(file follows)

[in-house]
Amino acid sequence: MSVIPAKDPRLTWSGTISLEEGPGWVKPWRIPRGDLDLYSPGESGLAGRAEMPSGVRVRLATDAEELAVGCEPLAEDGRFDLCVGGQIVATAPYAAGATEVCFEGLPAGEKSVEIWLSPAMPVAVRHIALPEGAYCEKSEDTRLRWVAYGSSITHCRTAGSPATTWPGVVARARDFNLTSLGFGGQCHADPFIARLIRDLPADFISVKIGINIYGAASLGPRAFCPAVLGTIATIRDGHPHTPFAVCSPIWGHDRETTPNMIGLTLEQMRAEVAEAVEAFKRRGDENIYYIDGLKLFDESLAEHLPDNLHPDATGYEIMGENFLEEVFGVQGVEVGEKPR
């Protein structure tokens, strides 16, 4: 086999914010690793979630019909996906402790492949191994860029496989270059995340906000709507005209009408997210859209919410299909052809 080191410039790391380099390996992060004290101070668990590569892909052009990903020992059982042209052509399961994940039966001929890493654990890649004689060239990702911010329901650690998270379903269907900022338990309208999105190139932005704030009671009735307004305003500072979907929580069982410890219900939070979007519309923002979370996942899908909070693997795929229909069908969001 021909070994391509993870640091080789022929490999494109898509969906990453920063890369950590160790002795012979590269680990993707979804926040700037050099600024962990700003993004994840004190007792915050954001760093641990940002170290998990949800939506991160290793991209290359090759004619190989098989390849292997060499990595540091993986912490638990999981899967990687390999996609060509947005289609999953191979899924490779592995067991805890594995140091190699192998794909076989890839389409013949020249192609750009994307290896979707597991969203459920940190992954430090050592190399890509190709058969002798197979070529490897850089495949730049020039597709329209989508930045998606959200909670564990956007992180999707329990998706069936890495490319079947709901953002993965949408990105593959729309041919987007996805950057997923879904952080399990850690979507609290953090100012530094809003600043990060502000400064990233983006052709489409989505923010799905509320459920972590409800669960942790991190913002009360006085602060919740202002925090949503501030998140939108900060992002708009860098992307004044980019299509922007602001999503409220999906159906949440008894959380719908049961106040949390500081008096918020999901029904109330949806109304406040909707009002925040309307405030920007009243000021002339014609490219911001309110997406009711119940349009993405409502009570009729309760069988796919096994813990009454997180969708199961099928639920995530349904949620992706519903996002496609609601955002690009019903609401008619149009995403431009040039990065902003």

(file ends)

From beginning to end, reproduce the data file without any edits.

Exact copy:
[in-house]
Amino acid sequence: MSVIPAKDPRLTWSGTISLEEGPGWVKPWRIPRGDLDLYSPGESGLAGRAEMPSGVRVRLATDAEELAVGCEPLAEDGRFDLCVGGQIVATAPYAAGATEVCFEGLPAGEKSVEIWLSPAMPVAVRHIALPEGAYCEKSEDTRLRWVAYGSSITHCRTAGSPATTWPGVVARARDFNLTSLGFGGQCHADPFIARLIRDLPADFISVKIGINIYGAASLGPRAFCPAVLGTIATIRDGHPHTPFAVCSPIWGHDRETTPNMIGLTLEQMRAEVAEAVEAFKRRGDENIYYIDGLKLFDESLAEHLPDNLHPDATGYEIMGENFLEEVFGVQGVEVGEKPR
């Protein structure tokens, strides 16, 4: 086999914010690793979630019909996906402790492949191994860029496989270059995340906000709507005209009408997210859209919410299909052809 080191410039790391380099390996992060004290101070668990590569892909052009990903020992059982042209052509399961994940039966001929890493654990890649004689060239990702911010329901650690998270379903269907900022338990309208999105190139932005704030009671009735307004305003500072979907929580069982410890219900939070979007519309923002979370996942899908909070693997795929229909069908969001 021909070994391509993870640091080789022929490999494109898509969906990453920063890369950590160790002795012979590269680990993707979804926040700037050099600024962990700003993004994840004190007792915050954001760093641990940002170290998990949800939506991160290793991209290359090759004619190989098989390849292997060499990595540091993986912490638990999981899967990687390999996609060509947005289609999953191979899924490779592995067991805890594995140091190699192998794909076989890839389409013949020249192609750009994307290896979707597991969203459920940190992954430090050592190399890509190709058969002798197979070529490897850089495949730049020039597709329209989508930045998606959200909670564990956007992180999707329990998706069936890495490319079947709901953002993965949408990105593959729309041919987007996805950057997923879904952080399990850690979507609290953090100012530094809003600043990060502000400064990233983006052709489409989505923010799905509320459920972590409800669960942790991190913002009360006085602060919740202002925090949503501030998140939108900060992002708009860098992307004044980019299509922007602001999503409220999906159906949440008894959380719908049961106040949390500081008096918020999901029904109330949806109304406040909707009002925040309307405030920007009243000021002339014609490219911001309110997406009711119940349009993405409502009570009729309760069988796919096994813990009454997180969708199961099928639920995530349904949620992706519903996002496609609601955002690009019903609401008619149009995403431009040039990065902003």